[caption id="attachment_348" align="aligncenter" width="640" caption="Once upon a time, it was a beautiful home..."]
If yesterday's job were a cartoon, upon entry we would have found four mice, dressed as Al Capone wannabes in pinstripes and fedoras and suspenders, smoking cigars and playing cards at the kitchen table. The mice then would have scattered once they saw the jig was up, that the Federal Garbage Patrol were there to clean up the town.
It was reality, though, and the mice simply ran behind the greasy stove and into the walls. Our initial walkthrough revealed the living room, picture above, to be far and away the cleanest in the house. The rest were piled with trash, the floors covered in animal excrement. Unfortunately, I have very few usable pictures of this house because most windows were boarded up and there was no electricity. It was too dark to photograph.
We went outside to formulate a plan for cleaning this 1,820-square-foot beast. That number is deceiving, though. While there are indeed 1,820 finished square feet of living space, there is that same amount of unfinished space in the upper floor and basement. These spaces looked like a Third World boarding house, with rubbish piled between stained mattresses. It was a daunting task.
The neighbors came out to investigate the provenience of the big trucks parked outside. Some asked for a job; some for scrap metal. One gentleman shed some light on the previous occupants. "I told him, man, I told him the bank was gonna get his house if he kept all that [crap] up," said a lanky man of around 50. I pressed a bit further. What had gone on in this house? "Drugs, prostitutes, all that stuff, man. He'd rent rooms to drug dealers and hookers. Hell, I've been in there a few times, but not for years. Man, this house was off the chain!" exclaimed the neighbor with a breathy whistle, shaking his head as if he couldn't even believe the crazy times that were contained by those walls. Behind us, on a tree, was a wilting shrine of balloons, streamers and cards, remembering a little girl who was killed in a drive-by shooting earlier in the summer.
[caption id="attachment_349" align="aligncenter" width="640" caption="Note the book on the table."]
It's still hard for me to imagine how far from grace this neighborhood has fallen.
This house is emblematic of the demographic shift that's taken place over the last three generations in Minneapolis's North Side. Built in 1922, this home was likely sold to an upper-middle-class family, as part of the city's burgeoning merchant class. Fine details are found throughout the house: extensive oak molding; beveled-glass mirrors; built-in bookcases and buffet. It's the kind of place that could have housed a decent soiree in the parlor, maybe not quite Jay Gatsby-esque, but certainly more elegant that where I grew up.
The entire neighborhood boasts an incredible housing stock. Block after block are filled with homes just like this one. Slowly the homes have decayed
I could find no evidence of the original owners in the house, but I did find an old mortgage-payment schedule, dated July 1, 1946, for the sum of $10,000. The post-war owner had recently been discharged from the military, and it appears that he lived there for at least 35 years. In the mid 1980s, there was a new owner, who made some "upgrades" that included track lighting, boxy appliances and other accoutrements in favor at that time. A decade later, I found documents suggesting a series of court proceedings against the occupant, including a hit-and-run charge and a lawsuit arguing malfeasance in a medical setting.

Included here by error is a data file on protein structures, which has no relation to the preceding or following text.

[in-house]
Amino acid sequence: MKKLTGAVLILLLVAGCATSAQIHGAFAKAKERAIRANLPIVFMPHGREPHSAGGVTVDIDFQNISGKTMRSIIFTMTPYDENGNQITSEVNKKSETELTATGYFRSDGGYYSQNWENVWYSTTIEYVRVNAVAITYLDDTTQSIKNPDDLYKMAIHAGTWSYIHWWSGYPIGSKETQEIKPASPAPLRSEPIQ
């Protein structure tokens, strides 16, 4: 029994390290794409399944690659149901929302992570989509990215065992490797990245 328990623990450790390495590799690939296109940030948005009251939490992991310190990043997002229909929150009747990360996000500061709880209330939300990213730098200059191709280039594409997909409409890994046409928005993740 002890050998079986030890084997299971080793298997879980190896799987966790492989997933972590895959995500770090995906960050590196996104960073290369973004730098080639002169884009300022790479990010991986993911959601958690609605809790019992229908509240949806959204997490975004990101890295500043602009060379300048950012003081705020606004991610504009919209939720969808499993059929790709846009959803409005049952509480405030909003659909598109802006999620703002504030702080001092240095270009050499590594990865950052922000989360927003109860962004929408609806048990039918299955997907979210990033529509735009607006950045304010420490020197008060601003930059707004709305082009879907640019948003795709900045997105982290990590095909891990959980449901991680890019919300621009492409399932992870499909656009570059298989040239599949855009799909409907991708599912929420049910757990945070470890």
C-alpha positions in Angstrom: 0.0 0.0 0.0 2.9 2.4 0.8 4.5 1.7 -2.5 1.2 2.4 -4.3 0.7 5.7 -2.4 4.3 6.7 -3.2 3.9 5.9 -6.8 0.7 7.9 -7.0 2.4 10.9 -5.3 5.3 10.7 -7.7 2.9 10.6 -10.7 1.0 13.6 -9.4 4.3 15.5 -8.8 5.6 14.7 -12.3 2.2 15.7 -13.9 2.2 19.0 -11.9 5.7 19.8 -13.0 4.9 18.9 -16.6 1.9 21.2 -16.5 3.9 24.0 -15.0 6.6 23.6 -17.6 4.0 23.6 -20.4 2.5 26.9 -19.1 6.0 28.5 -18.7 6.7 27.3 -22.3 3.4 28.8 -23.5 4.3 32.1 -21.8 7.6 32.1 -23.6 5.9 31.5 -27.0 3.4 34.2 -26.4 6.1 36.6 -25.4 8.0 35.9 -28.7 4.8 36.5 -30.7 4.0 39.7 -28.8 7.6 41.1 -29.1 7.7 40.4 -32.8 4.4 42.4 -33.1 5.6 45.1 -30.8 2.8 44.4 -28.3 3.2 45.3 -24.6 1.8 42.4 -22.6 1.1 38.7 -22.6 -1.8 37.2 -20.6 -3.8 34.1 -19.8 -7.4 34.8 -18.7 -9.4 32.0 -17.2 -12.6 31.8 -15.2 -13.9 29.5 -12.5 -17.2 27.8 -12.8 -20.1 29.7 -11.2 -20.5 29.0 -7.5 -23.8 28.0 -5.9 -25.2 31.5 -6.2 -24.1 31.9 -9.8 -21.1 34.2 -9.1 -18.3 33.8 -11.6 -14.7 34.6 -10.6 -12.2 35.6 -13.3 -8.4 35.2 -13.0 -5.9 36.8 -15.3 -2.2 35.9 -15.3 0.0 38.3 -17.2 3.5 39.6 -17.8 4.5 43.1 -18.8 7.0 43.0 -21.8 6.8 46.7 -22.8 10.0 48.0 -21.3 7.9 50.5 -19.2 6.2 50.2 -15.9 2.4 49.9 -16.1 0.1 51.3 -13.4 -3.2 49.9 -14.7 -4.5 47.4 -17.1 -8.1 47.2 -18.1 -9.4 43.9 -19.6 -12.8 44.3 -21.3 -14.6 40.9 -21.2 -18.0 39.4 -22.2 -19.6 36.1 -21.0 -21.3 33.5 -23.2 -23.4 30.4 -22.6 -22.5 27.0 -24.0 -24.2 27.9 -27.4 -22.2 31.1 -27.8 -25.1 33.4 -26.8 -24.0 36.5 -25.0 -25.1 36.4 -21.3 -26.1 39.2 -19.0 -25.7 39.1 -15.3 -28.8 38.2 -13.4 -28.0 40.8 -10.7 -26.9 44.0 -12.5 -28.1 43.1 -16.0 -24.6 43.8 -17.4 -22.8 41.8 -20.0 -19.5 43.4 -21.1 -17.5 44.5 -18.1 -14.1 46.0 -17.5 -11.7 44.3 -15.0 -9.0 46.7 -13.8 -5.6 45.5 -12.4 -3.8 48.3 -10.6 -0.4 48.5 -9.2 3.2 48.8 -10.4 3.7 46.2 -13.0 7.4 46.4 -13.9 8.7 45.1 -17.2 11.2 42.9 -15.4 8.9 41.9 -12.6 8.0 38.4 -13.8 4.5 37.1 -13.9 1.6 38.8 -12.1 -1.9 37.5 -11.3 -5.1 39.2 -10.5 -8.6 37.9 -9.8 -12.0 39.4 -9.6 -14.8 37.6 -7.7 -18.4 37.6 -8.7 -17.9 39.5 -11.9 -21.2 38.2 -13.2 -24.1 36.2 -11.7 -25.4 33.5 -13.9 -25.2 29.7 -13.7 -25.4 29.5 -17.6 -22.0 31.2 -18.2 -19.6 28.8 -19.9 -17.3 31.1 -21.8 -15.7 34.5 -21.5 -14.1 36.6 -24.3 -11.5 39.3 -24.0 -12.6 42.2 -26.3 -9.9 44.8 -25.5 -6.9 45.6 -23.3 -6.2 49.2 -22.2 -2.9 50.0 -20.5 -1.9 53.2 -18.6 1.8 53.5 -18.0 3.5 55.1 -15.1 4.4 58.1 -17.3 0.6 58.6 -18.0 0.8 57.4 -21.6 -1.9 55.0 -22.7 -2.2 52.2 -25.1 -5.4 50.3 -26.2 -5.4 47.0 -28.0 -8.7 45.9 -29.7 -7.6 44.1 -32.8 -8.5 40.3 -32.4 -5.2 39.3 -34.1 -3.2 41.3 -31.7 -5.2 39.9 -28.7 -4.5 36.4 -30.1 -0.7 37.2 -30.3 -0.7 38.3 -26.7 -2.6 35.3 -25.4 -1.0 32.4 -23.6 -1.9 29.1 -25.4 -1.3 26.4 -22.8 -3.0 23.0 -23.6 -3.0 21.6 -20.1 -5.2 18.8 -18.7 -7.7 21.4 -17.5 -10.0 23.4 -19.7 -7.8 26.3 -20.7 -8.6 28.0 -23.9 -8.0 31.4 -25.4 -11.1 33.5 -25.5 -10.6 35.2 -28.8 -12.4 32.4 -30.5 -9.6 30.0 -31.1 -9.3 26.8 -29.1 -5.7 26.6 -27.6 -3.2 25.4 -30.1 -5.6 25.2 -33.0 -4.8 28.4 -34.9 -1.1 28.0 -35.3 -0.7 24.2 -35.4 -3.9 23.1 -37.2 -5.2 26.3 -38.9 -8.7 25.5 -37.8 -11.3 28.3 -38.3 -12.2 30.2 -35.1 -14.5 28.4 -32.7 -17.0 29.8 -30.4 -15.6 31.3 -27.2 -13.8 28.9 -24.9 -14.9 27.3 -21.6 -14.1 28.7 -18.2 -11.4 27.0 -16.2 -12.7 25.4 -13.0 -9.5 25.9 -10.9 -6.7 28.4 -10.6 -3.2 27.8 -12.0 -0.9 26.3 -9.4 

The latest occupants, the ones who had just lost their home, however, were much more than images conjured up in a garbage man's head as he tossed old trash. They were parked right outside of the house while we worked.
It was a couple who looked to be in their late 30s, but in all likelihood were much younger, their weathered appearance a result of hard living. They pulled up in a beat up Dodge and acted like they were having engine trouble. Both of them appeared to be tweaked out, gaunt from years of drug abuse and eager to get back into the home to reopen their business.
[caption id="attachment_350" align="aligncenter" width="640" caption="Welcome home?"]
Inside, we found some evidence of their line of work. The bathroom contained condoms, lube, personal hygiene products. Used condoms lay like Dali clocks in several rooms. We found a couple of pipes. A small glassine vile filled with an acrid-smelling liquid.
What we didn't find was any copper pipes, any clean area or anything of value. That had been cleaned out long ago.
The couple didn't try to get inside. They just watched as they scampered through the alley and along the street as we filled a dumpster, then a dump trailer, then two cube trucks, then another dump trailer, with their jettisoned things.
We cleaned the entire house, save one item. In the basement there remains a cannonball safe
. This 3,600-pound monster was once the most technologically advanced safe in the world.
[caption id="attachment_351" align="aligncenter" width="640" caption="This is one heavy safe."]
There it sat, at the base of the basement stairs. Three of us tried to push it (it has wheels) and it wouldn't budge. I don't think the stairs could even handle the weight.
We'll have to call a safe company to get some advice. Meanwhile, stay tuned. I'll be back out in the field on Wednesday. The previous occupants offered to give us the combination from their perch across the street. I don't remember what it was.
[caption id="attachment_352" align="aligncenter" width="640" caption="The inside of the vault door."]
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